Monday, June 3, 2013

Radio Silence

If you've read my Sean Duffy novels you'll know that, I, like Duffy, am a bit of a music obsessive. I like all kinds of music: classical, pop, rock, opera and my daughters have explained to me the differences between someone like Keisha (a hack) and Taylor Swift (apparently a rather good song writer). Last year an old friend of mine, Dan Stone, offered me the opportunity to write a piece for a new journal he was starting up called Radio Silence whose tag line is: Literature and Rock & Roll. In the inaugural Radio Silence I was very happy to do an essay on Van Morrison's Astral Weeks which I consider to be the best Irish pop album ever and one of the greatest albums of all time. I was also tickled to be sharing space in Radio Silence #1 with my old flat mate Alicia Stallings who was given a Macarthur 'Genius' grant in 2012 for her poetry and translations. Alicia wrote a lovely essay in RS#1 on her youth in Athens, Georgia when the scene around REM was starting to explode. 
Radio Silence #1 evidently did well because Radio Silence #2 (that I got this week) is bigger, longer, more colourful and has a lot of heavy hitters inside: Bruce Springsteen, Robert Pinsky, David Remnick, Ray Bradbury et. al. I've written an essay for RS#2 on the Radiohead song "Creep" which begins thusly: 

One of the late comedian Patrice O’Neal’s most watched videos on YouTube is a short radio interview he gave on KITS San Francisco where he hilariously dissects Radiohead’s song Creep and wonders about the strange power Creep seems to have over white men of a certain age. He speculates that it digs deep into the confusion and angst of Caucasian males in America, perhaps mining some rich seam of inadequacy, helplessness and loserdoom. For O’Neal, Creep and the movie Fight Club are the holy grails of contemporary American Whiteness. Black men, O’Neal says, don’t react to Creep or Fight Club in this strange obsessive way, but for young white males these two cultural touchstones describe perfectly what it is to be a man in an increasingly complicated, gender neutral, multi-ethnic world.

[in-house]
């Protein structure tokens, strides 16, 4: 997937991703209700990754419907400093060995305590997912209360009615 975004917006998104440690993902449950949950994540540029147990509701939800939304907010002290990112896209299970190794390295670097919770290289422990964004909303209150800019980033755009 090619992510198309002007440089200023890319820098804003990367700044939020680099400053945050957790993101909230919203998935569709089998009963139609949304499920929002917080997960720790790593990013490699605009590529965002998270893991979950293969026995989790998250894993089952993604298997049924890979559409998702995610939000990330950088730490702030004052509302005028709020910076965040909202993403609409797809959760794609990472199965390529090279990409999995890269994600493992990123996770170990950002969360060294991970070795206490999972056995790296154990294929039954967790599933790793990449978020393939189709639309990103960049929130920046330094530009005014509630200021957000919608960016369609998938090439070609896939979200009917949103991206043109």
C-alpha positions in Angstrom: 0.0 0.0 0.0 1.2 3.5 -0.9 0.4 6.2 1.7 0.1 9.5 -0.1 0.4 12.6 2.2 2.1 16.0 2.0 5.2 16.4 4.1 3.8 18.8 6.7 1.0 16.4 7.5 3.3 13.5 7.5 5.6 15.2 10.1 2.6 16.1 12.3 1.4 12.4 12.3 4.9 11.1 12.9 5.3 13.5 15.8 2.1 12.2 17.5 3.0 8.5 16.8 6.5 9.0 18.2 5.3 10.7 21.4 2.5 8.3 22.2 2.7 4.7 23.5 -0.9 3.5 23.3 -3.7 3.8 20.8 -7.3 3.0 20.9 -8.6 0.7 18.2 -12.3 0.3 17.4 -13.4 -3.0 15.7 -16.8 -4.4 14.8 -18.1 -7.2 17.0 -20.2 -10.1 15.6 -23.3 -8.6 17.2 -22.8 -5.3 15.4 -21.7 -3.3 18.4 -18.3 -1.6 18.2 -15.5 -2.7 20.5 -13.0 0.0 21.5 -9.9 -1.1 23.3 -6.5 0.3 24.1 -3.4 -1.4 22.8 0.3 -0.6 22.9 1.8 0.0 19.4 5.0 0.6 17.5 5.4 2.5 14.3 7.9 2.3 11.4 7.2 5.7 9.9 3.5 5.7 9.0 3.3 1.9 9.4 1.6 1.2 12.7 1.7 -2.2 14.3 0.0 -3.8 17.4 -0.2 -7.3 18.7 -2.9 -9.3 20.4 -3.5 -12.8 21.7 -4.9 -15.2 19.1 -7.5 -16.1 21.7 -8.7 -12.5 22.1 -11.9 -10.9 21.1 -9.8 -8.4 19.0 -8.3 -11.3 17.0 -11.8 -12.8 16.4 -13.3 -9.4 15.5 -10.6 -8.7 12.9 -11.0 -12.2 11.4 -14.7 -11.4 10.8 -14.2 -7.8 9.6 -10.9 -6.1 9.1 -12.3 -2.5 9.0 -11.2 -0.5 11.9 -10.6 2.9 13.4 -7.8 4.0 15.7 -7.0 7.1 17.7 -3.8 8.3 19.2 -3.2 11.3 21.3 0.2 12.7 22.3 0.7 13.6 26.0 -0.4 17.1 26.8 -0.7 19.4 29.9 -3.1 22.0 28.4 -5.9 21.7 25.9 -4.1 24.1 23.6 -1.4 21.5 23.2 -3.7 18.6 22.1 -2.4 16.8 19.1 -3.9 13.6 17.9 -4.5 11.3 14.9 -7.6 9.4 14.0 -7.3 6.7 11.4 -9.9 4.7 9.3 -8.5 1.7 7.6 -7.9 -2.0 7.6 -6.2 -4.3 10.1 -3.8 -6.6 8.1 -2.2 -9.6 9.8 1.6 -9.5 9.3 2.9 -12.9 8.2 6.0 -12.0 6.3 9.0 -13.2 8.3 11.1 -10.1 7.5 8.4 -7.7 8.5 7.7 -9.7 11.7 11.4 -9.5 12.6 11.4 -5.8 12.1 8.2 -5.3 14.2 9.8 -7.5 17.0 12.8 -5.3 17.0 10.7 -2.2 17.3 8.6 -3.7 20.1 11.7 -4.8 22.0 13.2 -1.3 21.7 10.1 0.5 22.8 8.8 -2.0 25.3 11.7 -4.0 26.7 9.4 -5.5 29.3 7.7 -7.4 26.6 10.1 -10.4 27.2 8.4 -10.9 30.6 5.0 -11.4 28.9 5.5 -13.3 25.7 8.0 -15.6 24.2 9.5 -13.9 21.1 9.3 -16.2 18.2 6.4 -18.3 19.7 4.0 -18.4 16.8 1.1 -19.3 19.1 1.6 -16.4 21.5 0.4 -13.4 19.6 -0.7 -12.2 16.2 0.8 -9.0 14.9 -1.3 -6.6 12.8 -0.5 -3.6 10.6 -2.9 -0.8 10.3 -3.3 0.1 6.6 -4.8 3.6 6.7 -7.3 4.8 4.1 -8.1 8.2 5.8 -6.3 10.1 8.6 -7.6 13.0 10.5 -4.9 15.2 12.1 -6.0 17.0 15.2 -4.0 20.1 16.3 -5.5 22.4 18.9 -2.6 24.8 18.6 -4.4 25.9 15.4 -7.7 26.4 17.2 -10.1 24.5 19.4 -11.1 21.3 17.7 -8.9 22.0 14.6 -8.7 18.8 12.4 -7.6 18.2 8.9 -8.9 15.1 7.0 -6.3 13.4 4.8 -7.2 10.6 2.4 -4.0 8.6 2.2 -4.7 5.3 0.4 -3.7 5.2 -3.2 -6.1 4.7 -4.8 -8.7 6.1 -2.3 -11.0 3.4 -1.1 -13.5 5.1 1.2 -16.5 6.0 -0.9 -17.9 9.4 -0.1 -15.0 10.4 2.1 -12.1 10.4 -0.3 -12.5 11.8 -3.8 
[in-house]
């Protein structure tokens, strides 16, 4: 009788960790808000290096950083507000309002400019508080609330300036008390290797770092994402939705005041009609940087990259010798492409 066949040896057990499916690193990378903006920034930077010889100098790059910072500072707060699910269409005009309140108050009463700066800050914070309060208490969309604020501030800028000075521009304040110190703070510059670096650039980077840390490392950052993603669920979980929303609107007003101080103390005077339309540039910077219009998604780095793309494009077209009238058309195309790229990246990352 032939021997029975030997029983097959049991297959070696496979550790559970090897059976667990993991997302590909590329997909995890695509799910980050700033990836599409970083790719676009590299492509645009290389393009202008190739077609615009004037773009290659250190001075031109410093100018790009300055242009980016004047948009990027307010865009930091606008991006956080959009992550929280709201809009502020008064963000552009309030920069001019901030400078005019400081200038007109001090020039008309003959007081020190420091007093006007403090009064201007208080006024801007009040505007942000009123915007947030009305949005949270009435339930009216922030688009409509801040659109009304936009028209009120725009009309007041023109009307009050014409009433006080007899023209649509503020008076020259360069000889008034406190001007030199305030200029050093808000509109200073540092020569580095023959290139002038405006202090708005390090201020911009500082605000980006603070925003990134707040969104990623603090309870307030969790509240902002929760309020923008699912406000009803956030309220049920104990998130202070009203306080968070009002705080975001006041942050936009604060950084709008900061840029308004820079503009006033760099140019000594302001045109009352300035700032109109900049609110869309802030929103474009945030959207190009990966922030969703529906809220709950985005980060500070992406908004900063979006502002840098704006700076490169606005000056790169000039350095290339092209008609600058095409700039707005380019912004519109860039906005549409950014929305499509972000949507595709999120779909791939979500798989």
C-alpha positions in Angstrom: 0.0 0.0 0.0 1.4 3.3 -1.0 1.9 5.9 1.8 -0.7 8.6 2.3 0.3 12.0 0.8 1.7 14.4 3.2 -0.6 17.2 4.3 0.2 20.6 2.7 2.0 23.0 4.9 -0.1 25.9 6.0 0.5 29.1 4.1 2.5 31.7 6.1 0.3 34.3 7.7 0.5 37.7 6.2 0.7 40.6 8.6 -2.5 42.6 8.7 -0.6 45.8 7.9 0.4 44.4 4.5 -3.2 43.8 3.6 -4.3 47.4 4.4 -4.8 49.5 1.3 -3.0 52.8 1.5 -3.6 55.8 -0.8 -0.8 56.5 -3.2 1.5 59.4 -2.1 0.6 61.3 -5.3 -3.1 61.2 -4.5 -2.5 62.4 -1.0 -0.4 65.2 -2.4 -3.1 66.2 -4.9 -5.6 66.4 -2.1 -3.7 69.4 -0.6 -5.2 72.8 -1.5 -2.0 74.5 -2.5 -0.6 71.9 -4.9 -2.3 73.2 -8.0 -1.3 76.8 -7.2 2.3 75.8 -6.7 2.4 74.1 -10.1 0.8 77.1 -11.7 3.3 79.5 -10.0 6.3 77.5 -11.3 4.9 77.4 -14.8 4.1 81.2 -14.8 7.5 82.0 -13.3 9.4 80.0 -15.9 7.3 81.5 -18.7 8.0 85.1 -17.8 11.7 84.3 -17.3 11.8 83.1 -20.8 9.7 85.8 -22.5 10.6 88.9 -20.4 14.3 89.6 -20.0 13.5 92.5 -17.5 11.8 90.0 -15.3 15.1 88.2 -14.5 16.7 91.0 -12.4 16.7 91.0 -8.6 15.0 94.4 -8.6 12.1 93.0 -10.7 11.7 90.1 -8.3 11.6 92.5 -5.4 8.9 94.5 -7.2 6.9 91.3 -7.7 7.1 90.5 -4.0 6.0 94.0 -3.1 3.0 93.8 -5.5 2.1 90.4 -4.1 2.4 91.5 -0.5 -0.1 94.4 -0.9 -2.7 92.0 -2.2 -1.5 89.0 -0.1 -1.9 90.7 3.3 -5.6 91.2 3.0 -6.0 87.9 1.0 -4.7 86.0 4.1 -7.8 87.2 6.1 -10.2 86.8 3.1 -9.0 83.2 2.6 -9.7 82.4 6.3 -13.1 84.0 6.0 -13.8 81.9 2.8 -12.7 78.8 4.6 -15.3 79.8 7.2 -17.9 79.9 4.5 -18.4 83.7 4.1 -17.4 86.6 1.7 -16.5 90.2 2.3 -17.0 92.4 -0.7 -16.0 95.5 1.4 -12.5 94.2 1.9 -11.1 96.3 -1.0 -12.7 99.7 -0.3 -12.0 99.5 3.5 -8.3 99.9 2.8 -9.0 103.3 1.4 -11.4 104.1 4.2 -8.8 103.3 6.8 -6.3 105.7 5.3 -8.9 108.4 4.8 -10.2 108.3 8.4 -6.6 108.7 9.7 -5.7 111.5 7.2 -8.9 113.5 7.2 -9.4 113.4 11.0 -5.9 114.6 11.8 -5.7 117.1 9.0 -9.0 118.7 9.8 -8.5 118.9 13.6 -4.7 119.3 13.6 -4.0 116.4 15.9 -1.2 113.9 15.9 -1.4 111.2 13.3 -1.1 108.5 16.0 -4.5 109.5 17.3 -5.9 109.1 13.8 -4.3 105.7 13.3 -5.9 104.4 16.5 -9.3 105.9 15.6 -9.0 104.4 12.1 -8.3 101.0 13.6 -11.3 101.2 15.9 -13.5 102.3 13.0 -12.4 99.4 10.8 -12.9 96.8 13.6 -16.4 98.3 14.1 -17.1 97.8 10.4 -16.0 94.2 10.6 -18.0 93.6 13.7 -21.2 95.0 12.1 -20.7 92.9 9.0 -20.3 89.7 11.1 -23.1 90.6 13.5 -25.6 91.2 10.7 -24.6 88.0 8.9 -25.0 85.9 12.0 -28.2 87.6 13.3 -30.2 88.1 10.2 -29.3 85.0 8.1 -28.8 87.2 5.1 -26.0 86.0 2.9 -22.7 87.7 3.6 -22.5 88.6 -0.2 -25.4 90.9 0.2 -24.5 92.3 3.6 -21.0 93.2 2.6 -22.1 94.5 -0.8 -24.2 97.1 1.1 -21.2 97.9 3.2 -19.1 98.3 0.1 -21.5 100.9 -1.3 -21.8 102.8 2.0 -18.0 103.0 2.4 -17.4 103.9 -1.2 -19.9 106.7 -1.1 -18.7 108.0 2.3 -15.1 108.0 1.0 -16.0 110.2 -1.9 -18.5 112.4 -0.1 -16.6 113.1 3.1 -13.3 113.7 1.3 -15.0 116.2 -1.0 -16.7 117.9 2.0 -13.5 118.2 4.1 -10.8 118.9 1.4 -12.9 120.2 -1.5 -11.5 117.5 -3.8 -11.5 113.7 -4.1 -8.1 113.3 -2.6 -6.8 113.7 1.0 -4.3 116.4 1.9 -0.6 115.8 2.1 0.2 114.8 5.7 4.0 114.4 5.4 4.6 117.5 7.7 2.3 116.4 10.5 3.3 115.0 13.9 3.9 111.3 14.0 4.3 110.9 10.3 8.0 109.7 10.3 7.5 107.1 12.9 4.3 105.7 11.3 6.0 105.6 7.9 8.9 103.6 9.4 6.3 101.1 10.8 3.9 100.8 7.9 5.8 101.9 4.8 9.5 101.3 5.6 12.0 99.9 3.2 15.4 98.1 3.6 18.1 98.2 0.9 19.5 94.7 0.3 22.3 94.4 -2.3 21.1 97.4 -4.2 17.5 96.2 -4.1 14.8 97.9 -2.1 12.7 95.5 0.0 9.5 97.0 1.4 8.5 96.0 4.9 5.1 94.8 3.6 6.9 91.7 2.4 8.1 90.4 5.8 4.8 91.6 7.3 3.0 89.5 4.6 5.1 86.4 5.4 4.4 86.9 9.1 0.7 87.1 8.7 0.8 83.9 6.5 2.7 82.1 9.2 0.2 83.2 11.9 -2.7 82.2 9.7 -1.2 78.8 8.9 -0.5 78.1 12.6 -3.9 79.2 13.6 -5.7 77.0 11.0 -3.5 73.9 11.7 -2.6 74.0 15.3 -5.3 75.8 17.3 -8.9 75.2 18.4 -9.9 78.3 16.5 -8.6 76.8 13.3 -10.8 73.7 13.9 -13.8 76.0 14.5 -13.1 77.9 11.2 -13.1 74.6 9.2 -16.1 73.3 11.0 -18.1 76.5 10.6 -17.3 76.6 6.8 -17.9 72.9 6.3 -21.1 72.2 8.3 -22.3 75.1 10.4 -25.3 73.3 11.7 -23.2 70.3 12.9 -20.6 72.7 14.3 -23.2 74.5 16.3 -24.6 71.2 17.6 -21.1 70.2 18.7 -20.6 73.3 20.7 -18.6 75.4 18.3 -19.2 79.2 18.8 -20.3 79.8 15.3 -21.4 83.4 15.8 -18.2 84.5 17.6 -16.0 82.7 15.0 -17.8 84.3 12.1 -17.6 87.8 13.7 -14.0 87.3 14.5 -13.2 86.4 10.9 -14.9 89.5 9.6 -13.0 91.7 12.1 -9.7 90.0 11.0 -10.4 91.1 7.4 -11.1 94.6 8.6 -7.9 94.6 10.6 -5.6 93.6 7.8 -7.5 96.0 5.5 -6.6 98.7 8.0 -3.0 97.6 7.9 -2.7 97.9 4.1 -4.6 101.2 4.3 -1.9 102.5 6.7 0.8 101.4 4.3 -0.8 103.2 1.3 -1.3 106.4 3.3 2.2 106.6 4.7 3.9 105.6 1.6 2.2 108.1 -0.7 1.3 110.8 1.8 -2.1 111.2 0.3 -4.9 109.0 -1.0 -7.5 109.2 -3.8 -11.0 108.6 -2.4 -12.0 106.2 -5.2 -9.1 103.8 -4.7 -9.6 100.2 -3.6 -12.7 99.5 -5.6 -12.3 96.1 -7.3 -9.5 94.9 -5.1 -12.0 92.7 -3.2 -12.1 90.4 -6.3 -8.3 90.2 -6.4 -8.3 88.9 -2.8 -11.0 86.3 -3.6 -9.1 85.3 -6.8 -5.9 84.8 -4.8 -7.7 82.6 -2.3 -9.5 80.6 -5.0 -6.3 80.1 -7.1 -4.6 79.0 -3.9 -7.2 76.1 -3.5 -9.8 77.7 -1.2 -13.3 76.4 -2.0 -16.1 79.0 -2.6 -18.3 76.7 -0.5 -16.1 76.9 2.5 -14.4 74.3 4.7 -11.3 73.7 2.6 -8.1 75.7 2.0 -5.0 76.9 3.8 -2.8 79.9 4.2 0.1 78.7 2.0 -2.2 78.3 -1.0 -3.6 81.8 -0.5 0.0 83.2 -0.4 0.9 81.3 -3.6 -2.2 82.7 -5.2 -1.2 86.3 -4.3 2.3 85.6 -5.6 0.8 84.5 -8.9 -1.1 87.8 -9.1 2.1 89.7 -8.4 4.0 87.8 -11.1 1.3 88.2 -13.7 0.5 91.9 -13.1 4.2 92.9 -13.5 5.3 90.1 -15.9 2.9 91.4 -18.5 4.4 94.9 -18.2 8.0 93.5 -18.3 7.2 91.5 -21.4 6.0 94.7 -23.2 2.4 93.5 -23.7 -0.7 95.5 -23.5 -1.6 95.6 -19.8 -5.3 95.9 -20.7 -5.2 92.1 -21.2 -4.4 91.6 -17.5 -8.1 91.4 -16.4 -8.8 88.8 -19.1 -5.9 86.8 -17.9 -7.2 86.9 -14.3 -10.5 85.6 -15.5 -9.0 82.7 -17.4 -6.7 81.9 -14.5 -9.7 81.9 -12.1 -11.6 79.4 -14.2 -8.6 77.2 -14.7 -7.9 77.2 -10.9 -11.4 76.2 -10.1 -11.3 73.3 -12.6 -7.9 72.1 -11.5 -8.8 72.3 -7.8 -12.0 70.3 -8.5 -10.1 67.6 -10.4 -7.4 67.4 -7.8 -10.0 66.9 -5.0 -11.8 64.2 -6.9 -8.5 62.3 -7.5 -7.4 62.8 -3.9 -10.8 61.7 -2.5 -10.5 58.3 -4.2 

I first saw Radiohead play Creep in September 1992 at The Venue Club in Oxford on the same night that parts of the music video for the song were shot. I wasn’t that impressed with the group, who I hadn’t heard of before, and who seemed to be rather posh boarding school boys completely out of step with the times. As many of us saw it back it then real music, authentic music, was the blue collar stuff we were hearing from Seattle bands such as Nirvana who had triumphantly closed the Reading Festival a couple of weeks previously. Kurt Cobain and Thom Yorke came from different planets. Cobain was a homeless junkie who had lived under a bridge in Aberdeen, Washington, whereas it seemed that the worst thing that had ever happened to Yorke was a bad experience with the bleach bottle in the hairdressing salon...

You can read the rest and a lot of other great stuff in RS#2 available at all good book and magazine shops.